Your baby’s weight will be checked daily, unless otherwise agreed. The amount of fluid and/or feeding is decided according to the weight. The head circumference and length will be measured once a week.


When your child is asleep, try not to wake him. When your baby is slowly waking up, put your hands on him and speak softly. Avoid noise and light in your baby’s bedroom and make sure there are periods of rest so that your baby can save energy. Your baby can start learning to sleep on his back. This is the sleeping position that is recommended for at home. While your baby is on the monitor, he/she can be positioned on his tummy too. The tummy position is only done on the advice of the doctor or nurse to support the breathing better.


Good positioning and confinement around your baby’s body will make sure that your baby is comfortable and it will help him grow. For this a snuggle, bumper/towel roll and frog are used. You can read more about this in the article “Developmental care”. When caring for your baby, you can put your hands around him to offer comfort.


We encourage you to be involved in your baby’s care as much as possible. Naturally we will help you, such as by taking his temperature, changing a nappy and giving a bath. With improving your skills, you will be able to provide your baby more specialized care, together with your nurse. Your presence is important for your baby’s well-being and development. Also look at the article “Family Integrated Care (FICare)” and “Caring together”.


All babies (especially premature babies) have the need to suck. Sucking on a pacifier during tube feeding helps to make the association between sucking and a full tummy. It also improves the oral muscle tension and coordination.If the mother is present and wants to breastfeed you can also use the nipple at an empty breast to improve the breastfeeding.

Learning how to drink and premature birth

Premature children drink differently to children born full-term. A child needs to be able to alternate between sucking, swallowing and breathing in order to be able to drink by himself. Often there is still less rhythm in this sucking-swallowing-breathing pattern, because it is not yet automatic. This means that your child needs extra time to suck and swallow, and longer breathing pauses to catch his breath. In addition to being born prematurely, there can be other causes why your child cannot drink enough by himself, for instance, because of heart or lung problems or neurological problems.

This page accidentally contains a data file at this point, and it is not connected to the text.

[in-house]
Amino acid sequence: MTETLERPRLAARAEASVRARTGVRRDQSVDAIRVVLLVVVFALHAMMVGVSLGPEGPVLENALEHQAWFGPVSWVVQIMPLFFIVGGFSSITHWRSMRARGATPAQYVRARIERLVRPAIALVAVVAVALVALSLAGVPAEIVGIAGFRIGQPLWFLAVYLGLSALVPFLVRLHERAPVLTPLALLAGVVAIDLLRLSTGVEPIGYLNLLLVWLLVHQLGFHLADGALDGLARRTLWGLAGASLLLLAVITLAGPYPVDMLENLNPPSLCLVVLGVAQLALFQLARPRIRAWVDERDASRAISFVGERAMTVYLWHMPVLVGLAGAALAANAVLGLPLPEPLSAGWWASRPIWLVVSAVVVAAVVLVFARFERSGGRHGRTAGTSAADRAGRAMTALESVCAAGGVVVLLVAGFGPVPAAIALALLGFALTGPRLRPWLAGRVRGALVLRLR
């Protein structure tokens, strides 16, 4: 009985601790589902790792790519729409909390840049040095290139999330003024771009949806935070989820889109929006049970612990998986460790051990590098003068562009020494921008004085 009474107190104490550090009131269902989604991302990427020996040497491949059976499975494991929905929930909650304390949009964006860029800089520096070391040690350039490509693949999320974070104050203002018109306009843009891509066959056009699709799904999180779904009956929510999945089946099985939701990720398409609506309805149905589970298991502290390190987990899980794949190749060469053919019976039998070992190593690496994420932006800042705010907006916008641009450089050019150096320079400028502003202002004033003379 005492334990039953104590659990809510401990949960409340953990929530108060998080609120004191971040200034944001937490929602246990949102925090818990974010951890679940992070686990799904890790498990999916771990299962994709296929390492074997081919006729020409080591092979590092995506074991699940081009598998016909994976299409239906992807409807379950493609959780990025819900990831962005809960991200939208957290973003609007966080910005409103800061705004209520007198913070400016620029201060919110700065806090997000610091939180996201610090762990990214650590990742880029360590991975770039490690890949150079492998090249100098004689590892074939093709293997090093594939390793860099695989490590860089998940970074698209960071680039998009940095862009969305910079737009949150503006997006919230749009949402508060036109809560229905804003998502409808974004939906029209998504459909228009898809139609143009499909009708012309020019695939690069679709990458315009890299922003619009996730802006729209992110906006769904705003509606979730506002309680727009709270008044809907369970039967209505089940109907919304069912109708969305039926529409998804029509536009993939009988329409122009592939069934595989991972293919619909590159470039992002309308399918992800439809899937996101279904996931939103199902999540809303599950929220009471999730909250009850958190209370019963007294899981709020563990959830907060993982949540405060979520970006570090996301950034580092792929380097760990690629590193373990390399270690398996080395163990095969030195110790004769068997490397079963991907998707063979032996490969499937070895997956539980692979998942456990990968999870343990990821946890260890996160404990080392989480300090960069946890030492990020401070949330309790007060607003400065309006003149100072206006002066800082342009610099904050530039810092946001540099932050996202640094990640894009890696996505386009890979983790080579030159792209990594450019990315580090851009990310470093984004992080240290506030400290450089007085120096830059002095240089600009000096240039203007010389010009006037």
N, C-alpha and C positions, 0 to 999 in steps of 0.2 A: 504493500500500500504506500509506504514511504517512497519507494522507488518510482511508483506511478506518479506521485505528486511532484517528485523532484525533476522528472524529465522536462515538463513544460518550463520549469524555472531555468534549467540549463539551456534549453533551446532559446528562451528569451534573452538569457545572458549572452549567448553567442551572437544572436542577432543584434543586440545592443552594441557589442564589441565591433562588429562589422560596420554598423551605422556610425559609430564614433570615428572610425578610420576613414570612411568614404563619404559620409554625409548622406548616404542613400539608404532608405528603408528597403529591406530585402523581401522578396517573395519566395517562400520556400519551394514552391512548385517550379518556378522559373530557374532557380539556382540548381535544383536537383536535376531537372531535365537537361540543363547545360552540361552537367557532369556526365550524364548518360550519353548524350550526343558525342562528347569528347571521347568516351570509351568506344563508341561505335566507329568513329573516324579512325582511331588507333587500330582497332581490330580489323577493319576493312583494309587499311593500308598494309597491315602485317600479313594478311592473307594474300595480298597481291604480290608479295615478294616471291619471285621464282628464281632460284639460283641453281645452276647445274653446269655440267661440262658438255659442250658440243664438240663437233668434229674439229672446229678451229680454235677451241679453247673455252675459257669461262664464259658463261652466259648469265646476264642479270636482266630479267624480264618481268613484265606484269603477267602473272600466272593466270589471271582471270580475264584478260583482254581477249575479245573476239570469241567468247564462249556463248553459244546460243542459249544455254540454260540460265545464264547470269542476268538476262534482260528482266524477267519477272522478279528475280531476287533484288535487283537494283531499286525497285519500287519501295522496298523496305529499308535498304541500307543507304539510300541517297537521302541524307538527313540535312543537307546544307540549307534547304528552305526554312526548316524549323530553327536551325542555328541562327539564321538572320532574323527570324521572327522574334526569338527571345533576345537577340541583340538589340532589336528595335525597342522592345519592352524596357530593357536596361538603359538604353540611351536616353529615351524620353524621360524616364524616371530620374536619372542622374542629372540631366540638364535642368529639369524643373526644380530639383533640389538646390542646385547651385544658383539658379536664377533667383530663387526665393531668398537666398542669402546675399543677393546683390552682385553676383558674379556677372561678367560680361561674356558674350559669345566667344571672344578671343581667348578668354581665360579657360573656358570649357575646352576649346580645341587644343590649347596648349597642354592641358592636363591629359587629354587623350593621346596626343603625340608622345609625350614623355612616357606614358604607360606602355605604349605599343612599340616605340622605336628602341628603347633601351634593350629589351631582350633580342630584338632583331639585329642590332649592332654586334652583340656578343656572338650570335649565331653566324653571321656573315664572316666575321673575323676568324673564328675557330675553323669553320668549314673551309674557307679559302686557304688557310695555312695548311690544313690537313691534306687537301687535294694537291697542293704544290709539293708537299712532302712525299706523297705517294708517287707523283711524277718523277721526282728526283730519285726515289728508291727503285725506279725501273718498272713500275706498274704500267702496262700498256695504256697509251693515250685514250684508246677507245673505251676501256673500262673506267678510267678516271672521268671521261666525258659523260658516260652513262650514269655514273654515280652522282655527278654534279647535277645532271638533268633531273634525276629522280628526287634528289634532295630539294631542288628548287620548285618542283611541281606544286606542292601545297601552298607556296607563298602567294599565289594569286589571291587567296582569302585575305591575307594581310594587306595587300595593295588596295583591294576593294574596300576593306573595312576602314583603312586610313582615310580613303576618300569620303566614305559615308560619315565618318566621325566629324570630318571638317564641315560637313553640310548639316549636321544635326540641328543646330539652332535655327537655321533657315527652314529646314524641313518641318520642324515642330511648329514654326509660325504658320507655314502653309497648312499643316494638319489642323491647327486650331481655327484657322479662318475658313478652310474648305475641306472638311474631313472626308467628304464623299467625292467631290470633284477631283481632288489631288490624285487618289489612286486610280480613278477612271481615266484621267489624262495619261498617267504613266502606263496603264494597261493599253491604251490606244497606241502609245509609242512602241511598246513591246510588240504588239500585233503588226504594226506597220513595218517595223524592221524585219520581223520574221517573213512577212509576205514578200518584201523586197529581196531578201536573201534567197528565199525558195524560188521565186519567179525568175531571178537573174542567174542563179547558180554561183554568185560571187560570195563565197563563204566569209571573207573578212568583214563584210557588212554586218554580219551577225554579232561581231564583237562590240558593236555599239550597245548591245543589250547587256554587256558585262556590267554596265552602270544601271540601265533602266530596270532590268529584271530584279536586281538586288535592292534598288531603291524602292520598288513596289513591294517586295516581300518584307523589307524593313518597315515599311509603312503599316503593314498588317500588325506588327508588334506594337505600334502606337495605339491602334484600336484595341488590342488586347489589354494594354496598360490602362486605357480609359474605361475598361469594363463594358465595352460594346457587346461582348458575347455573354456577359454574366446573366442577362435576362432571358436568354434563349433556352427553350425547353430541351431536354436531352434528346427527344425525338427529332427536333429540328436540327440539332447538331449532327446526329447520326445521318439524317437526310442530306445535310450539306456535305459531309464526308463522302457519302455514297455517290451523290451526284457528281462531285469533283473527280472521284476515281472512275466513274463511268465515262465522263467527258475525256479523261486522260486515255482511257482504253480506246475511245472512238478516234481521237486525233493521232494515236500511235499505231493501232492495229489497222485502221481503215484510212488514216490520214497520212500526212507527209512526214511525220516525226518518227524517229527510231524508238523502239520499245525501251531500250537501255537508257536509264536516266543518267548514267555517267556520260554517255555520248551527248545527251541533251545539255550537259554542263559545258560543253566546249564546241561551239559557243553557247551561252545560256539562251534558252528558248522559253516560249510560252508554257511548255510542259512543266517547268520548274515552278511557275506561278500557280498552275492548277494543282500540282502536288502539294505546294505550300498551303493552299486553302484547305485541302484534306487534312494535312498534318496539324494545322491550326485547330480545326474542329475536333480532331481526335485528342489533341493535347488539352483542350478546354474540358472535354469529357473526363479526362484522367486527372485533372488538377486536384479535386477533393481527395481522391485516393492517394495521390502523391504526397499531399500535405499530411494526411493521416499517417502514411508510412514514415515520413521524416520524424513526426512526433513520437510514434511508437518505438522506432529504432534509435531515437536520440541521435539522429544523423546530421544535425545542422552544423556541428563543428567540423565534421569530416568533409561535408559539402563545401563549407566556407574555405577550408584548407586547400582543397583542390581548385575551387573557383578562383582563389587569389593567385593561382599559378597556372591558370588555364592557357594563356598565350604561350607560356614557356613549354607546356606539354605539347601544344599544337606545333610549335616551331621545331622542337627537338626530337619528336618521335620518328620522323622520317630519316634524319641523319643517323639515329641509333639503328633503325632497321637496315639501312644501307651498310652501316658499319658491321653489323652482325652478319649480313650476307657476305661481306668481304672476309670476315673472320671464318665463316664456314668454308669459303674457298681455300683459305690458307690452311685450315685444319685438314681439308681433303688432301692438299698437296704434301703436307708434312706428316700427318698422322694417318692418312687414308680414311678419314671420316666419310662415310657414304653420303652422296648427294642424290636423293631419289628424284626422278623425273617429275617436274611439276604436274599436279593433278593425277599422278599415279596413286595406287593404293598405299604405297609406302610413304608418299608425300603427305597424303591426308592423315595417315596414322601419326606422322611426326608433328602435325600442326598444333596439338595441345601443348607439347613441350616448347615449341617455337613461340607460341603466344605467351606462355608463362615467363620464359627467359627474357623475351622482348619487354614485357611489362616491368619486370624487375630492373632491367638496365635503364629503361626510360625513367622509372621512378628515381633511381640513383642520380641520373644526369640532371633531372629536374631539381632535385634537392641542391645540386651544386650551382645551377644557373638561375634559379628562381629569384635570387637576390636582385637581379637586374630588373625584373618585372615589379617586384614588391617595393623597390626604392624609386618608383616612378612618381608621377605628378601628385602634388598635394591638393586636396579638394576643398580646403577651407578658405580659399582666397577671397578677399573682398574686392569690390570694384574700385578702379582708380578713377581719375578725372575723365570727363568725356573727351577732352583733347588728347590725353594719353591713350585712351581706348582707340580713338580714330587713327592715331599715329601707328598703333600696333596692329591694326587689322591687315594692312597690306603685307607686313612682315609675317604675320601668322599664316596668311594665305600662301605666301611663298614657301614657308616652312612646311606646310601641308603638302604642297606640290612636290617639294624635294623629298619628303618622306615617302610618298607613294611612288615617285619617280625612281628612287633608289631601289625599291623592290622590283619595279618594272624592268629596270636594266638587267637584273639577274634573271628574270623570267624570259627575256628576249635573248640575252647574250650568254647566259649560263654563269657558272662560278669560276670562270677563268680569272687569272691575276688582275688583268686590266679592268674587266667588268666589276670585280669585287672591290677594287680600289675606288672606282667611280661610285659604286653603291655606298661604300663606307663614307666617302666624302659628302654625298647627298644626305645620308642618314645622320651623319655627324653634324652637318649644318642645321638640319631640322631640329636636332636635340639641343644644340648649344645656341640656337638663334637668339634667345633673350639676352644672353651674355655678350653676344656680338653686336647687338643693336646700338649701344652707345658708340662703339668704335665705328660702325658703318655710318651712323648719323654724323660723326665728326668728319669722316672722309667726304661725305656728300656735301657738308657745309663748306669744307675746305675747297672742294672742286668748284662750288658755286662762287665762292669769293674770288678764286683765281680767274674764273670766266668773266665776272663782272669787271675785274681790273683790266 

From about 33-34 weeks of pregnancy, your child will be offered the first milk orally. Most children have enough coordination to suck, swallow and breath around 35-37 weeks. This can vary according to your child’s health and the OSMO and Kangaroo Care that is provided.  

Also look for more information in the article “Learning how to drink”, “OSMO” and the other articles in the chapter “Feeding Your Baby”.

Feedings and supplements

A premature and/or SGA baby needs a different combination of nutrients than a term baby. The best food for your child is your own or donated breast milk. However, protein, energy and minerals, such as calcium, may not be in sufficient amounts in breastmilk.It may therefore be necessary to add extra supplements to the feeding.


If your baby gets expressed breastmilk, BMF is often added. BMF stands for Breast Milk Fortifier, which is a powder that can be mixed with breastmilk. BMF contains extra calories, carbohydrates, proteins, vitamins and minerals.


Liquigen can be added to give more calories to your baby’s feed. Liquigen is rich in energy and can be given if, despite previous supplements, there still is not enough growth.


Calogen can be added to give more calories to the feed. This also stimulates your baby’s growth.


If your baby shows insufficient growth, your doctor can choose to add Protein fortifier to enrich the feed. This is a powder that can be mixed with milk. It contains extra proteins that are necessary for sufficient growth.


if you are not capable of giving breastmilk or choose not to, formula feeding for premature babies can be given. These infant formulas are developed especially for premature and SGA babies. These formulas are enriched with nutrients like vitamins and minerals and extra  energy.

Correcting the age for prematurity

When looking at a premature (<37 weeks of pregnancy) baby’s development, one term always turns up: the corrected age. The corrected age is the age your baby would have been if he had been born on the due date (40 weeks). The age since birth is also called the calendar age. You can calculate the corrected age by subtracting the number of weeks your baby was prematurely born from the calendar age.

For instance: your baby is now 12 weeks old (calendar age and was born 4 weeks too early). The corrected age is then 8 weeks (12 weeks – 4 weeks), in other words, 2 months old. As far as development is concerned, your baby may be compared to other 2 month old babies.